The Cheapside Hoard: London’s Lost Jewels
For almost 300 years a buried treasure lay undisturbed below one of London’s busiest streets. No one knew it was there until workmen started to demolish a timber-framed building in Cheapside near St Paul’s Cathedral, in June 1912. The property had stood on the site since the 17th century, but the cellars were older and lined with brick.
On 18 June 1912 workmen started to excavate the cellars with their picks, and while they were breaking up the floor, they noticed something glinting in the soil below. Quickly scraping the chalky soil aside, they realized that they had struck the remains of an old wooden casket, and to their immense delight a tangled heap of jewellery, gems and other precious objects came tumbling forth. They had uncovered what is now known and celebrated as The Cheapside Hoard the greatest cache of Elizabethan and early Stuart jewellery in the world and one of the most remarkable and spectacular finds ever recovered from British soil.
As a time-capsule of contemporary taste and the jewellers’ trade The Cheapside Hoard is unsurpassed, and it remains not only the most important source of our knowledge of Elizabethan and early Stuart jewellery in England because so little jewellery of this date has survived, but also provides unparalleled information on the international gem trade in an age of global conquest and exploration.
The Hoard was acquired by the London Museum in 1912 (which merged with the Guildhall Museum to form the Museum of London in 1976). There are five items in the Victoria & Albert Museum and twenty five pieces in the British Museum, and all of these pieces were brought together for the first time in 100 years for the exhibition ‘The Cheapside Hoard: London’s Lost Jewels’ (11 October 2013 – 27 April 2014). The Hoard is not currently on display in the Museum of London. A purpose-built gallery for the permanent display of the Hoard is planned for our new museum in Smithfield, which is scheduled to open in 2021.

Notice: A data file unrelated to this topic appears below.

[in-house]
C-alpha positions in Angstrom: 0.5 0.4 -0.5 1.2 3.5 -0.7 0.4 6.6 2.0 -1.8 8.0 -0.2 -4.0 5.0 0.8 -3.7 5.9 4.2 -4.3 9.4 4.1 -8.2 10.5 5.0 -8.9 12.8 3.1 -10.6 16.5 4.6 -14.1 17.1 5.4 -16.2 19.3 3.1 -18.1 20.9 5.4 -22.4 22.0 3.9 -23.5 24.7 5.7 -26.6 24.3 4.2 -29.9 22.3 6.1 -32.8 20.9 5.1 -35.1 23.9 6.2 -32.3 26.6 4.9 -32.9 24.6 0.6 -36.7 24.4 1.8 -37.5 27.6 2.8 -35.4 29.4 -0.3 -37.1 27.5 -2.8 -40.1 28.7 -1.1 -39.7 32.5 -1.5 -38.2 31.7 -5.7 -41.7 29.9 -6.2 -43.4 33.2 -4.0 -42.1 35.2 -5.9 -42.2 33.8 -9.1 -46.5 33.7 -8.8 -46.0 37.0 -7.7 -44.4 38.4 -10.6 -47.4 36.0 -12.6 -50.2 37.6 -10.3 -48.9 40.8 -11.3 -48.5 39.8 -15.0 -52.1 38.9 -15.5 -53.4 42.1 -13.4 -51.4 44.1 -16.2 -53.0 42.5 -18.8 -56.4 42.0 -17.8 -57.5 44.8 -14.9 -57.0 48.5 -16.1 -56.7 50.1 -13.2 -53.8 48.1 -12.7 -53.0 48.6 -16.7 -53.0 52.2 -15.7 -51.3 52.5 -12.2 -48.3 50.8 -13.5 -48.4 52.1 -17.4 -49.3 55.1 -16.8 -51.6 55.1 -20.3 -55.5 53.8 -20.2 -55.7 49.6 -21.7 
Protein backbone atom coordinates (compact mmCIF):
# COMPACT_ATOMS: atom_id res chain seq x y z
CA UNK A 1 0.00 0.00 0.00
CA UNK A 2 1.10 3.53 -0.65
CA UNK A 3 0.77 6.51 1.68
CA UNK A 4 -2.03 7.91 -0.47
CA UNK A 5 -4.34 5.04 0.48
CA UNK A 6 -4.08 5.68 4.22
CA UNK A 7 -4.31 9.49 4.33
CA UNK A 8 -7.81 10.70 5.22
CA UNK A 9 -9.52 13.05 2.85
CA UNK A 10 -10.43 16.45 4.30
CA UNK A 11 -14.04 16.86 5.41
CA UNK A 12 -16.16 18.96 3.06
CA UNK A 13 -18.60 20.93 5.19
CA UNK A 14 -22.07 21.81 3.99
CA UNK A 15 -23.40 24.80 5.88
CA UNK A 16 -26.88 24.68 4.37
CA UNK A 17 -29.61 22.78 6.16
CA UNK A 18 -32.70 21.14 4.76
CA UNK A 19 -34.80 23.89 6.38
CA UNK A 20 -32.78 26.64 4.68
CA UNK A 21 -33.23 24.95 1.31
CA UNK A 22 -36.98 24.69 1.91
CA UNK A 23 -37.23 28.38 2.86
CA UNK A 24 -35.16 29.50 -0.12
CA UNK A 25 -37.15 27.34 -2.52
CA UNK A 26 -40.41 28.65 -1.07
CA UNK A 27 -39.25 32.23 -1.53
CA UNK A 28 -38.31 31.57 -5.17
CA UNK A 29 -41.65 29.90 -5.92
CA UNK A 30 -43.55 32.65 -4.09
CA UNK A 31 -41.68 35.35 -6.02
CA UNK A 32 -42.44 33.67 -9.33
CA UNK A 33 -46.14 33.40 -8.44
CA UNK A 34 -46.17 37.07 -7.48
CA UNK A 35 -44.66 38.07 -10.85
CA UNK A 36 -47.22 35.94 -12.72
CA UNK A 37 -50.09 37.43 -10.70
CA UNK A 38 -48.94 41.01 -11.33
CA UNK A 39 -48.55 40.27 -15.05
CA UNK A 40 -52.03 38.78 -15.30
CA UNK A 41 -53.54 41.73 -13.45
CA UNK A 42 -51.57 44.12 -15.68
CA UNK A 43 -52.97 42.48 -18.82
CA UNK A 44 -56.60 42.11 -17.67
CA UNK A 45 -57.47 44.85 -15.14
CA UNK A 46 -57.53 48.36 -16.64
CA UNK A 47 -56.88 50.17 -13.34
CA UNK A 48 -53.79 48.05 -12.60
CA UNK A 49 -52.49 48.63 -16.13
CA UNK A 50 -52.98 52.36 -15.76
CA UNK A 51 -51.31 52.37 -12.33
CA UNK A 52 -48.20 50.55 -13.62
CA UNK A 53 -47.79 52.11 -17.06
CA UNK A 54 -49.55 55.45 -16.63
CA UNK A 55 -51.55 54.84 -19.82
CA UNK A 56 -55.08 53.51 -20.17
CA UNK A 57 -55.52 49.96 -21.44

The Hoard represents the stock-in-trade of a working goldsmith jeweller and its presence in Cheapside is highly significant, because this street was not only the principal artery of the City, its ceremonial route and main shopping street, but was also the hub of the goldsmiths’ trade. The Hoard reflects London’s role in the international gem and jewellery trade and it contains an astonishing array of almost 500 dazzling jewels and gemstones from many parts of the world. There is an agate cameo of Elizabeth I; an exquisite gold watch set in a massive emerald from Colombia; sapphires, diamonds and rubies from the India and Sri Lanka; glistening pearls, opals and turquoise and Egyptian, Byzantine and classical gems which had been in circulation for at least sixteen centuries when the Hoard was buried, probably sometime during the English Civil Wars (1642-1646).
Image courtesy of Museum of London, London, UK